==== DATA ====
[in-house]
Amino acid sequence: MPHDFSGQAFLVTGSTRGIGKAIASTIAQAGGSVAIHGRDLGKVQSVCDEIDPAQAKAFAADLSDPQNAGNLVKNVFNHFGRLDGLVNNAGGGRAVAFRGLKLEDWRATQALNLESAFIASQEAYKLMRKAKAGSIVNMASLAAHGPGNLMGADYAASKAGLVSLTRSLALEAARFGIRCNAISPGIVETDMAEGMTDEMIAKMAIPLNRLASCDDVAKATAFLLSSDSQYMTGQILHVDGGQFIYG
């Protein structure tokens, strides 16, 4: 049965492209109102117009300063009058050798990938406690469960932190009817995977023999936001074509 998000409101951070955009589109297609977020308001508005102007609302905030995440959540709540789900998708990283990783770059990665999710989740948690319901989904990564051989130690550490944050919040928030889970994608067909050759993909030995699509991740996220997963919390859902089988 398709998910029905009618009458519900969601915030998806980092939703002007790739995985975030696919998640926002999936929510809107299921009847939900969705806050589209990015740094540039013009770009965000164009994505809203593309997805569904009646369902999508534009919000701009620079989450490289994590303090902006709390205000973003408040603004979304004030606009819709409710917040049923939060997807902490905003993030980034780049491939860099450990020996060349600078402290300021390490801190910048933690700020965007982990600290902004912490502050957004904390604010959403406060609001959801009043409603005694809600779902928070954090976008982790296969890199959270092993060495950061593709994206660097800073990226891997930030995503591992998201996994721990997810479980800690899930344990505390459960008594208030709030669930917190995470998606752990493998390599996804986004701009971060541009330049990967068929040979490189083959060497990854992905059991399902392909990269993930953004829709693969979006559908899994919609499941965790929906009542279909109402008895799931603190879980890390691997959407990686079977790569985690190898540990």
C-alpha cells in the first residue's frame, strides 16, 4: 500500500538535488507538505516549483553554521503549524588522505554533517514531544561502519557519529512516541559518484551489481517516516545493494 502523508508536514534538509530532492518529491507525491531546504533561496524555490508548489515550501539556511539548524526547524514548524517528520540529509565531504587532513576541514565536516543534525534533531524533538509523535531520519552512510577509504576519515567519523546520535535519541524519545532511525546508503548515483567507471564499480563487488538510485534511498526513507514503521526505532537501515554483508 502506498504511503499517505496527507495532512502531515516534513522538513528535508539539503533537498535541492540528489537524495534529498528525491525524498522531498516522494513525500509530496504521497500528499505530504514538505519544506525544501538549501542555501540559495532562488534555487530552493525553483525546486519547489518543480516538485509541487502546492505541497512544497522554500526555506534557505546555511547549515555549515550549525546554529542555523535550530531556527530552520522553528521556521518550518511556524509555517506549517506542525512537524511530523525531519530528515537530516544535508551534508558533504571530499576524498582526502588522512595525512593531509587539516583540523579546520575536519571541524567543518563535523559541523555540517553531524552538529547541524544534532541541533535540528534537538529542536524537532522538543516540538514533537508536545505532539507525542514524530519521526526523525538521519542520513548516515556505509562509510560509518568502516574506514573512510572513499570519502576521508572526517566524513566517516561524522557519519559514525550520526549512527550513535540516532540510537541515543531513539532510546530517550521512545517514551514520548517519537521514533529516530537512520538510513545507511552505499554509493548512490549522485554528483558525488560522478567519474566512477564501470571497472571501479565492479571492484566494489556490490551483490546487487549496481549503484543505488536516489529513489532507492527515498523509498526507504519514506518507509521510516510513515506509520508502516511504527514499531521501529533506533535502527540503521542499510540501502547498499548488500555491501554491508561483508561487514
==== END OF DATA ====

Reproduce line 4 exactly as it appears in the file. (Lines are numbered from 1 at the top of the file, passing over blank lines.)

C-alpha cells in the first residue's frame, strides 16, 4: 500500500538535488507538505516549483553554521503549524588522505554533517514531544561502519557519529512516541559518484551489481517516516545493494 502523508508536514534538509530532492518529491507525491531546504533561496524555490508548489515550501539556511539548524526547524514548524517528520540529509565531504587532513576541514565536516543534525534533531524533538509523535531520519552512510577509504576519515567519523546520535535519541524519545532511525546508503548515483567507471564499480563487488538510485534511498526513507514503521526505532537501515554483508 502506498504511503499517505496527507495532512502531515516534513522538513528535508539539503533537498535541492540528489537524495534529498528525491525524498522531498516522494513525500509530496504521497500528499505530504514538505519544506525544501538549501542555501540559495532562488534555487530552493525553483525546486519547489518543480516538485509541487502546492505541497512544497522554500526555506534557505546555511547549515555549515550549525546554529542555523535550530531556527530552520522553528521556521518550518511556524509555517506549517506542525512537524511530523525531519530528515537530516544535508551534508558533504571530499576524498582526502588522512595525512593531509587539516583540523579546520575536519571541524567543518563535523559541523555540517553531524552538529547541524544534532541541533535540528534537538529542536524537532522538543516540538514533537508536545505532539507525542514524530519521526526523525538521519542520513548516515556505509562509510560509518568502516574506514573512510572513499570519502576521508572526517566524513566517516561524522557519519559514525550520526549512527550513535540516532540510537541515543531513539532510546530517550521512545517514551514520548517519537521514533529516530537512520538510513545507511552505499554509493548512490549522485554528483558525488560522478567519474566512477564501470571497472571501479565492479571492484566494489556490490551483490546487487549496481549503484543505488536516489529513489532507492527515498523509498526507504519514506518507509521510516510513515506509520508502516511504527514499531521501529533506533535502527540503521542499510540501502547498499548488500555491501554491508561483508561487514